The Burial of Big Donald

Big Donald MacDonald was born at East Earltown in 1859 on the farm which was settled by his grandparents in 1818.  His grandparents were Donald MacDonald and Esther Sinclair, natives of Caithness.  There is a strong tradition that Esther was the daughter of Sir James Sinclair, Earl of Caithness,  who disapproved of Esther’s marriage to someone beneath her station.   That is a story for another post.

Donald’s parents were Donald MacDonald and Betsy Matheson who also lived on the farm which straddled the county line on the road to West Branch.  The rest of the family married and moved away leaving Donald to take over the homestead.   By all accounts he was a big man which earned him another title – The Bear.   Later in his relatively short life, he married Eliza MacKay of West Earltown.  They had no family although Eliza had a child to a previous relationship.

Donald died in the heat of the summer in 1903.  It was suspected that he died of a virus which caused some concern among the neighbours.  The men of the area decided to bury him in the family plot at Gunn’s Cemetery in the dark of night.   It was hoped the cool night air might prevent the spread of germs,  not to mention the convenience of not having to interrupt their busy harvest season.   Apparently the men smoked their pipes as an added precaution.

Finley Ross,  the local blacksmith and a renowned wit,  was present at the burial and penned the following poem, a parody of a well known poem  “The Burial of Sir John Moore”.    True to the Gaelic tradition,  references were made to various nicknames, family feuds, and partisan politics.   Offense was taken by some of the families mentioned so the poem went “underground” for many years. While interviewing some elderly people in the 1970’s,  this writer was told on several occasions that we mustn’t talk of such things!!

Despite the morbid circumstances,  the verses are a delightful reflection of the comical culture of the time.


The Burial of Big Donald

Not a note of solemn music was heard,

As his corpse to Clydesdale we hurried.

Not a Ross discharged a farewell shot

O’er the grave where our hero was buried.


We buried him darkly in the dead of night,

The sods with our hay forks turning.

By the struggling moonbeam’s misty light,

And Hughie Clinkie’s lantern dimly burning.


No beautiful coffin enclosed his breast.

In sheet and in shroud we wound him.

He lay like a warrior taking his rest

With Big Christy’s Cloak wrapped around him.


Few and short were the prayers Big Jim said.

The MacLeans spoke not a word of sorrow.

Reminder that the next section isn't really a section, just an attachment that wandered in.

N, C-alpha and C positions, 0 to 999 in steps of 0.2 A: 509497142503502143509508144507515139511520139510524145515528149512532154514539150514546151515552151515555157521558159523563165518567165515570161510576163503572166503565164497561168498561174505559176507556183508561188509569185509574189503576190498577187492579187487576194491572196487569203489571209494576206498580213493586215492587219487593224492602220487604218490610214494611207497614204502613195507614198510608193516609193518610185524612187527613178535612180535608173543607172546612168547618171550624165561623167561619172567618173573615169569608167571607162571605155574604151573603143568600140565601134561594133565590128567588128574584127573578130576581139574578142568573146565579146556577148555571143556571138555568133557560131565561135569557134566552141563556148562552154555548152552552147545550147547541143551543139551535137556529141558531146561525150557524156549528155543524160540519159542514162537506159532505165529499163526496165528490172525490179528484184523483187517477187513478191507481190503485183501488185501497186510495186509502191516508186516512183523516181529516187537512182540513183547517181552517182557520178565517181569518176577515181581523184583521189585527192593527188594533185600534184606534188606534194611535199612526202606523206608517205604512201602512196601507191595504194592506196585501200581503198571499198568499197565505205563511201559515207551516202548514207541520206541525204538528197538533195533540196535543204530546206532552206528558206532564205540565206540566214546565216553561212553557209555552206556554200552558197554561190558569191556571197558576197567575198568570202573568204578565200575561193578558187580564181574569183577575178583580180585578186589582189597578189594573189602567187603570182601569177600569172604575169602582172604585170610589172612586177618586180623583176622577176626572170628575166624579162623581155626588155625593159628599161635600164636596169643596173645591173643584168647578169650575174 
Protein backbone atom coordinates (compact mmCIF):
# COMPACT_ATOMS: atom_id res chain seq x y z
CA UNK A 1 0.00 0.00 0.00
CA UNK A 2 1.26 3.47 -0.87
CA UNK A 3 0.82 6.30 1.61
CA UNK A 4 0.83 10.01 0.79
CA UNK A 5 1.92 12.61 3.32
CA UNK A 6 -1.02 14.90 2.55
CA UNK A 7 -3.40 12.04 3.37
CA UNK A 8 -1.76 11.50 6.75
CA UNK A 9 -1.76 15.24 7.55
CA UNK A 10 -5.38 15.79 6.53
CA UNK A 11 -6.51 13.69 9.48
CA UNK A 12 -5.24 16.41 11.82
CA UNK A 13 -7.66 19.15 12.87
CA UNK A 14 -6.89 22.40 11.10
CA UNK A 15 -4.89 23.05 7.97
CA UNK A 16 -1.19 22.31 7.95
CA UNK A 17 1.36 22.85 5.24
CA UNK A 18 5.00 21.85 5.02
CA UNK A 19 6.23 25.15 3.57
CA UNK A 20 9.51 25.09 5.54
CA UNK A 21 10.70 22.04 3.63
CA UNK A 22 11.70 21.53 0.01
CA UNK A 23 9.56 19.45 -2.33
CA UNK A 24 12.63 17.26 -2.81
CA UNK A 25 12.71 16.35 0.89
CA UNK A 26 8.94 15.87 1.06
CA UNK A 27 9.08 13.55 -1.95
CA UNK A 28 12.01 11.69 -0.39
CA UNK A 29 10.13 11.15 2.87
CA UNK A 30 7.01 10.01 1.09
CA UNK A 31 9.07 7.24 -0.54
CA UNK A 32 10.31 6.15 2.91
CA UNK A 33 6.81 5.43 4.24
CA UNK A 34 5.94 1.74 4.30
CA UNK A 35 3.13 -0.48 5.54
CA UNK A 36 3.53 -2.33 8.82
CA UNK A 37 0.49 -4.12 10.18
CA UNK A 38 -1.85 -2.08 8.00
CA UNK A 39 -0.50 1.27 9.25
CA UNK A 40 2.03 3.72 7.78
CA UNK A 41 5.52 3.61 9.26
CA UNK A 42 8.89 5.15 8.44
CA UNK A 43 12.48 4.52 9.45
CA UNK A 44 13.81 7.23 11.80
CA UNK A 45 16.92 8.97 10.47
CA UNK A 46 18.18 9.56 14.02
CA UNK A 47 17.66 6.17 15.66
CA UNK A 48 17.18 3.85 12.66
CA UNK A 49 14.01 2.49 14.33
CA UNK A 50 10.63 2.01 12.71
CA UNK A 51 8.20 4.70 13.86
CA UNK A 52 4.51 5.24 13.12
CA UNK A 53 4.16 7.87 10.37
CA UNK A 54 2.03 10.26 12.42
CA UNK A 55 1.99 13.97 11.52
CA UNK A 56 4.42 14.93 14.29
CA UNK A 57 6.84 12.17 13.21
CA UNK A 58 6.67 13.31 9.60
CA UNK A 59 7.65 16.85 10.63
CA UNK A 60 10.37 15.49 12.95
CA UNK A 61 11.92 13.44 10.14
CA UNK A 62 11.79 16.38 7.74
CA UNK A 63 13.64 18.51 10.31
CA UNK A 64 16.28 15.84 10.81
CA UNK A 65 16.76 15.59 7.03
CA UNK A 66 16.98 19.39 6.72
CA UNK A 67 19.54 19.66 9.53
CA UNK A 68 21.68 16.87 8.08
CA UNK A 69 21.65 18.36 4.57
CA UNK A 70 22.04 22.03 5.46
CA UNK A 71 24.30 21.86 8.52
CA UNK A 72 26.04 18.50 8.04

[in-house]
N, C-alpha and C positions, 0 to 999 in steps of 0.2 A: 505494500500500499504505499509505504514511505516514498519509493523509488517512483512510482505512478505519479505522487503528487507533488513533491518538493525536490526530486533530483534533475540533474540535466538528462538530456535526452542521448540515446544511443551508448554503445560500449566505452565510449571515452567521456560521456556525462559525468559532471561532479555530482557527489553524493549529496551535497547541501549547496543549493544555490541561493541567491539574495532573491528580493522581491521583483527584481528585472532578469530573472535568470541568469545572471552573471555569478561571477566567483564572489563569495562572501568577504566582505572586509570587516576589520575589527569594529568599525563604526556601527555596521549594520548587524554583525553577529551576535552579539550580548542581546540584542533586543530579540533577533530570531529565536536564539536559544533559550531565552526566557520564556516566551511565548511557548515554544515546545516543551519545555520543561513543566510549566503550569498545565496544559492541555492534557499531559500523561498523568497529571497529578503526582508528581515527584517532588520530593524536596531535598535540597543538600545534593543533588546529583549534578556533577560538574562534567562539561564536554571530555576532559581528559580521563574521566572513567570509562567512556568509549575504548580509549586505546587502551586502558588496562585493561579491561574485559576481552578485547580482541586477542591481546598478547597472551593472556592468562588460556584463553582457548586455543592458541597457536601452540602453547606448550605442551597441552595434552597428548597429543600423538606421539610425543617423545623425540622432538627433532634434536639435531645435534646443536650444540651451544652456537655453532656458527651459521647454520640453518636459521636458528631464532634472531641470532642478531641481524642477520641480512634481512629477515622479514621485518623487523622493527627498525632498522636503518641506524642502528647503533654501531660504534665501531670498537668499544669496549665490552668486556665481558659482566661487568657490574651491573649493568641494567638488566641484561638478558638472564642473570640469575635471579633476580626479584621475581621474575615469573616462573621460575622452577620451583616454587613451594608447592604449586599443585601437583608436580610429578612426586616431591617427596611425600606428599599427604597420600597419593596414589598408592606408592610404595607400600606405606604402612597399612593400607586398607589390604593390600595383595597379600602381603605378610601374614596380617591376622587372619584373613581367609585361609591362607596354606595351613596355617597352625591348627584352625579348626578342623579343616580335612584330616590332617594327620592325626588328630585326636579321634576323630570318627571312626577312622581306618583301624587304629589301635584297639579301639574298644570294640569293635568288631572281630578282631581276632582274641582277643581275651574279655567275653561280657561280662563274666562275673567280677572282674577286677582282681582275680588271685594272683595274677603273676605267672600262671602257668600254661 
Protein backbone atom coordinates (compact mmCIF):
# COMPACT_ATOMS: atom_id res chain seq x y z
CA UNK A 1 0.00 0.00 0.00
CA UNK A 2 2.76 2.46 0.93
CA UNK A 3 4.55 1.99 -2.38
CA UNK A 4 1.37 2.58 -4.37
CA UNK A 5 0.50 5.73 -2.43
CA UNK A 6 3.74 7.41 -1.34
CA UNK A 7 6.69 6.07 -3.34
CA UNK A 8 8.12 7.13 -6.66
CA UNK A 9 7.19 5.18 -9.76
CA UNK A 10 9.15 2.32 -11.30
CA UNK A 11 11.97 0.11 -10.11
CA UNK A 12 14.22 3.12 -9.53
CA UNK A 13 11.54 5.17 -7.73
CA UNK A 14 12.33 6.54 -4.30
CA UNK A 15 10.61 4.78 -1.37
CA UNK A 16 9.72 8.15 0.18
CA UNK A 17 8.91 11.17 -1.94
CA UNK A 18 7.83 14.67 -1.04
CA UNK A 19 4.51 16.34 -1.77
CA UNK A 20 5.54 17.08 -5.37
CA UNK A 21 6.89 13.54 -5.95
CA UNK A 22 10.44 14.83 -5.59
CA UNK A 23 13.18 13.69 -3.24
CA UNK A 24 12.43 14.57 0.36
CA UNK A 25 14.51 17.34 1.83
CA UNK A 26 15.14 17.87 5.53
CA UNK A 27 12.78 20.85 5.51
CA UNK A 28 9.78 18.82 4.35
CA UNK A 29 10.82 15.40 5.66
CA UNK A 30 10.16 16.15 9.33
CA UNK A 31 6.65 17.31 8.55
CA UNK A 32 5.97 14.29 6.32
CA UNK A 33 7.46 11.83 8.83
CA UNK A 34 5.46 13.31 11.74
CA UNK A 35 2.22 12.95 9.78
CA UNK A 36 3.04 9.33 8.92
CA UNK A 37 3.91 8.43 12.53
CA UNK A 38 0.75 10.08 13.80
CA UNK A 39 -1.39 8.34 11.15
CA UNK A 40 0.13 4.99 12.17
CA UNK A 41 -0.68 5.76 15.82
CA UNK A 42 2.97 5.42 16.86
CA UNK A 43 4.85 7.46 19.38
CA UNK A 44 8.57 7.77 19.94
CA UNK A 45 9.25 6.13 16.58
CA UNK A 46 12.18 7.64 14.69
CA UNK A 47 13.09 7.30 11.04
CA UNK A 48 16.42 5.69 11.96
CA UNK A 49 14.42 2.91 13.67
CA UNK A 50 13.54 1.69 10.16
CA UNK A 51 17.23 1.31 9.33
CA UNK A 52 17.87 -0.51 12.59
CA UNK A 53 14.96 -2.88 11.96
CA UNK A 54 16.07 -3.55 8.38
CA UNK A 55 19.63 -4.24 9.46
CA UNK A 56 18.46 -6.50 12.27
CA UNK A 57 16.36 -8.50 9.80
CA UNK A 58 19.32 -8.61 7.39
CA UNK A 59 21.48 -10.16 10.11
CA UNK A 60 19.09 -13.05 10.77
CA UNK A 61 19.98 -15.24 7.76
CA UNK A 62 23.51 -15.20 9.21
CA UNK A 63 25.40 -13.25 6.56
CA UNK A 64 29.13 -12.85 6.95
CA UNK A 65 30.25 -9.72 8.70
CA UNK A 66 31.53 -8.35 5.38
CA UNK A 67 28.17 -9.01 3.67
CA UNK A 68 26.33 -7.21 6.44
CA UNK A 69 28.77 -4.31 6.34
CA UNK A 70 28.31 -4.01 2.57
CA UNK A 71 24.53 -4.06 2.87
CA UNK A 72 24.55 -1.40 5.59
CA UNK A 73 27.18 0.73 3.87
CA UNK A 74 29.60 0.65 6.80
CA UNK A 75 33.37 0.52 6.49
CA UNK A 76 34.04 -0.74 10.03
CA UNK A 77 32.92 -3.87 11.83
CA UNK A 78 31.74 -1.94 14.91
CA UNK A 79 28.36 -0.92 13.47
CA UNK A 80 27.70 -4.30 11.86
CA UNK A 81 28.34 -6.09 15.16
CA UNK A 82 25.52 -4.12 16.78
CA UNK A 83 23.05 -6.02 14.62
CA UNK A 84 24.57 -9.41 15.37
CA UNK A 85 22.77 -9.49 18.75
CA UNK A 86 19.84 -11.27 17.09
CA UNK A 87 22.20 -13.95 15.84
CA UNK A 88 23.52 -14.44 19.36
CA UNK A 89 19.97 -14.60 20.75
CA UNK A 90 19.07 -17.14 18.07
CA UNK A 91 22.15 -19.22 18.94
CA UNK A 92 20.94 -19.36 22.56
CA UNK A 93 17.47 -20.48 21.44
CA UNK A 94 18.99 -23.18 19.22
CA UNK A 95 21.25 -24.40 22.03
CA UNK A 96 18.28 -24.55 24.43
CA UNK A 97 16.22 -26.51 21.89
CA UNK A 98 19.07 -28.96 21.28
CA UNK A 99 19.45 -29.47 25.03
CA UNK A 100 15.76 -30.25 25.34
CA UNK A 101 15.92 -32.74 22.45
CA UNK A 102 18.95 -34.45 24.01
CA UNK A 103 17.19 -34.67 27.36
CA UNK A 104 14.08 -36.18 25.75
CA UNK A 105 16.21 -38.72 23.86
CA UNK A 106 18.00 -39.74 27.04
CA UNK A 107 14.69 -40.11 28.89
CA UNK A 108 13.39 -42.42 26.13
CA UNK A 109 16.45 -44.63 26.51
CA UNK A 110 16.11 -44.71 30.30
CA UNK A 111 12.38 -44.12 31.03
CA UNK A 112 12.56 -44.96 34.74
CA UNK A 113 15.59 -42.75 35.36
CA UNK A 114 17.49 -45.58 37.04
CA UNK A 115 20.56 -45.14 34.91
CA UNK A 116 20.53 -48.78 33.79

But we steadily gazed on the road ahead

And thought how we would sleep tomorrow.


We thought as we hollowed his narrow bed,

And smoothed down his lonely pillow,

That the foe and the stranger would walk on his bed

And the Spar far away on the billow.


The Grits will talk lightly of the spirit that’s gone

And o’er their black rum they’ll upbraid him.

But little they’ll reck if they let him sleep on

In the grave where the Bishop had laid him.


But half of our heavy task was done,

When Geoff Gunn gave the word for retiring.

We heard the distant and random lie

That Supp was solemnly telling.


Slowly and sadly we laid him down

Far from his fields of willow and carroway.

We carved not a line and we raised not a stone,

But left Big Donald alone in his glory.

Attributed to Finley G. Ross, (1872-1954)


1.   Big Christy :   Christy MacKay,  daughter of Big Jim and wife of Peter Gratto

2.   The Spar :    John Bain,  West Branch

3.    The Bishop:   Peter Gratto,  native of River John and later resident of East Earltown

4.    Geoff Gunn:   Dan Gunn who lived next to the cemetery

5.    Supp :   Big Jim Graham,  another local story teller

6.    The MacLeans:   An extended family that lived on neighbouring farms across the line in Pictou County.

A Spiddle Hill Tragedy

The onset of active winter weather in 2013 brings to mind the harsh winter of 1900-1901.   The first few years of the 20th century were remembered as having particularly harsh winters.   The most notable year was 1905 better known as “The Winter of the Deep Snow”.  The winter of 1901 was also noted for its heavy snowfall.

The John Murray and Christy Sutherland family lived on the northeast slope of Spiddle Hill.   Both were born in Sutherland, likely in Clyne.   John emigrated in 1815 to Pictou County.   A few years later John and Christy settled on their remote homestead.  They had at least six children of which only one daughter married.   Three daughters and a son continued to operate the small farm after the parents died.

By 1901 only two elderly daughters were left,  Eliza and Kate.  One of them was completely blind and confined to the house while the other managed what was left of their farm.   During a particularly bad blizzard,  the able sister was stricken with either a stroke or heart attack and died.

The farm was off the nearest road which was not regularly travelled in the best of times.  It was several days before people were able to shovel themselves out.  A neighbour,  realizing that nobody had been past the Murray home since the blizzard,  ventured back through the woods and discovered both sisters were dead.   One story claims the blind sister was found frozen outside the house while another version claims she was found by the stove.  Her fingers had been burned trying to manage the fires.

The sisters are buried in the MacKenzie Cemetery.